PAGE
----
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Reducing suicidal thoughts in the Australian general population through web-based self-help: study protocol for a randomized controlled trial

Overview of attention for article published in Trials, February 2015
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About this Attention Score

  • Above-average Attention Score compared to outputs of the same age (56th percentile)

Mentioned by

twitter
4 tweeters

Citations

dimensions_citation
25 Dimensions

Readers on

mendeley
256 Mendeley
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Title
Reducing suicidal thoughts in the Australian general population through web-based self-help: study protocol for a randomized controlled trial
Published in
Trials, February 2015
DOI 10.1186/s13063-015-0589-1
Pubmed ID
Authors

Bregje AJ van Spijker, Alison L Calear, Philip J Batterham, Andrew J Mackinnon, John A Gosling, Ad JFM Kerkhof, Daniela Solomon, Helen Christensen

Abstract

Suicidal thoughts are common in the general population, causing significant disability. However, a substantial number of people struggling with suicidality do not access appropriate services. Online self-help may help overcome barriers to help-seeking. This study aims to examine the effectiveness of an online self-help program targeted at reducing suicidal thoughts compared with an attention-matched control condition in the Australian adult population. This trial is based on a Dutch self-help program, which was found to be effective in reducing suicidal thoughts.

Twitter Demographics

The data shown below were collected from the profiles of 4 tweeters who shared this research output. Click here to find out more about how the information was compiled.

Mendeley readers

The data shown below were compiled from readership statistics for 256 Mendeley readers of this research output. Click here to see the associated Mendeley record.

Geographical breakdown

Country Count As %
United States 1 <1%
Thailand 1 <1%
Unknown 254 99%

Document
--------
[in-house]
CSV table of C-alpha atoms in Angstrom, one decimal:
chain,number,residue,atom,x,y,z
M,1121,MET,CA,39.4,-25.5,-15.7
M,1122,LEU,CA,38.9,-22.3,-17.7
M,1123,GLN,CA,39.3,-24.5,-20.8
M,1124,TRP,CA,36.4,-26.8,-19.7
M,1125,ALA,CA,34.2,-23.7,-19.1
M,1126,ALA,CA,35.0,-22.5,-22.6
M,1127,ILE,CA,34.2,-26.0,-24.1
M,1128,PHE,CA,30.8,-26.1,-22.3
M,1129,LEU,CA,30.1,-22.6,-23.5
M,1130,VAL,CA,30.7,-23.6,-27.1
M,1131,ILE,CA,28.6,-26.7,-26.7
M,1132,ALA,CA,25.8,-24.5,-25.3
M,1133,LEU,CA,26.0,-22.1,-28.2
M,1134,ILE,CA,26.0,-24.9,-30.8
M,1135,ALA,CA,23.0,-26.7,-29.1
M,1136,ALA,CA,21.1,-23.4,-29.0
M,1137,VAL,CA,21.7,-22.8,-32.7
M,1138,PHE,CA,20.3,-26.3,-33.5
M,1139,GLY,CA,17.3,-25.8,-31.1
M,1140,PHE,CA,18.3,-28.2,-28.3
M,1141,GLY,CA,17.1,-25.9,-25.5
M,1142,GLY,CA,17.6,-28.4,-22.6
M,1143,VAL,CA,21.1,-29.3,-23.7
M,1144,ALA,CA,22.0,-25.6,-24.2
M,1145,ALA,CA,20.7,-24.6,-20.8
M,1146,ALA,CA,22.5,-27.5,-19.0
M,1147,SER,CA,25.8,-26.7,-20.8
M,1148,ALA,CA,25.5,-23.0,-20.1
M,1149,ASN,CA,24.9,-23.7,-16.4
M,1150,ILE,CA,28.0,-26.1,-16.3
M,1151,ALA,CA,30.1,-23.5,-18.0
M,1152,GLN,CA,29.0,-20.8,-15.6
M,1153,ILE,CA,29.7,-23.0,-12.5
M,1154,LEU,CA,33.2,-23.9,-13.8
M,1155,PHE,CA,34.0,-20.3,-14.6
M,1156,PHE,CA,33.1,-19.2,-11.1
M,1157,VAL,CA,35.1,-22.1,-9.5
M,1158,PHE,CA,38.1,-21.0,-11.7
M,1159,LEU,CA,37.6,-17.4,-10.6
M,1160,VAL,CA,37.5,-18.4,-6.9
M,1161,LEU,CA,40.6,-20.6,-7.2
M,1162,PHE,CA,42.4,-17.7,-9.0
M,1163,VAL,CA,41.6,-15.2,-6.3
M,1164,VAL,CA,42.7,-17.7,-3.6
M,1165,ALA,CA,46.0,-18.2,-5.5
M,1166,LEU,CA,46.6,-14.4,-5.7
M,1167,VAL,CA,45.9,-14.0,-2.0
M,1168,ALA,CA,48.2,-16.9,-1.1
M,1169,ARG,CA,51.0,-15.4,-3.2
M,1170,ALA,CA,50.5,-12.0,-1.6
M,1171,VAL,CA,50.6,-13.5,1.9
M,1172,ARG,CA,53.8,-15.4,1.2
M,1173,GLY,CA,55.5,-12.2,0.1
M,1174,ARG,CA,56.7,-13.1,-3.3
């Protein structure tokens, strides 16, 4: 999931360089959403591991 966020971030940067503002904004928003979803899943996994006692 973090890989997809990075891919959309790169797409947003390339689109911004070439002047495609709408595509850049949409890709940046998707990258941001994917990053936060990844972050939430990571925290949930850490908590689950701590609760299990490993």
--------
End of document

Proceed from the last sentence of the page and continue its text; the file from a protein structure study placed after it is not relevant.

Demographic breakdown

Readers by professional status Count As %
Researcher 39 15%
Student > Bachelor 39 15%
Student > Ph. D. Student 37 14%
Student > Master 37 14%
Student > Doctoral Student 19 7%
Other 36 14%
Unknown 49 19%
Readers by discipline Count As %
Psychology 93 36%
Medicine and Dentistry 36 14%
Social Sciences 20 8%
Nursing and Health Professions 14 5%
Neuroscience 7 3%
Other 22 9%
Unknown 64 25%

Attention Score in Context

This research output has an Altmetric Attention Score of 3. This is our high-level measure of the quality and quantity of online attention that it has received. This Attention Score, as well as the ranking and number of research outputs shown below, was calculated when the research output was last mentioned on 28 January 2016.
All research outputs
#12,193,348
of 21,995,459 outputs
Outputs from Trials
#2,772
of 5,654 outputs
Outputs of similar age
#99,930
of 231,164 outputs
Outputs of similar age from Trials
#1
of 1 outputs
Altmetric has tracked 21,995,459 research outputs across all sources so far. This one is in the 44th percentile – i.e., 44% of other outputs scored the same or lower than it.
So far Altmetric has tracked 5,654 research outputs from this source. They typically receive more attention than average, with a mean Attention Score of 7.9. This one has gotten more attention than average, scoring higher than 50% of its peers.
Older research outputs will score higher simply because they've had more time to accumulate mentions. To account for age we can compare this Altmetric Attention Score to the 231,164 tracked outputs that were published within six weeks on either side of this one in any source. This one has gotten more attention than average, scoring higher than 56% of its contemporaries.
We're also able to compare this research output to 1 others from the same source and published within six weeks on either side of this one. This one has scored higher than all of them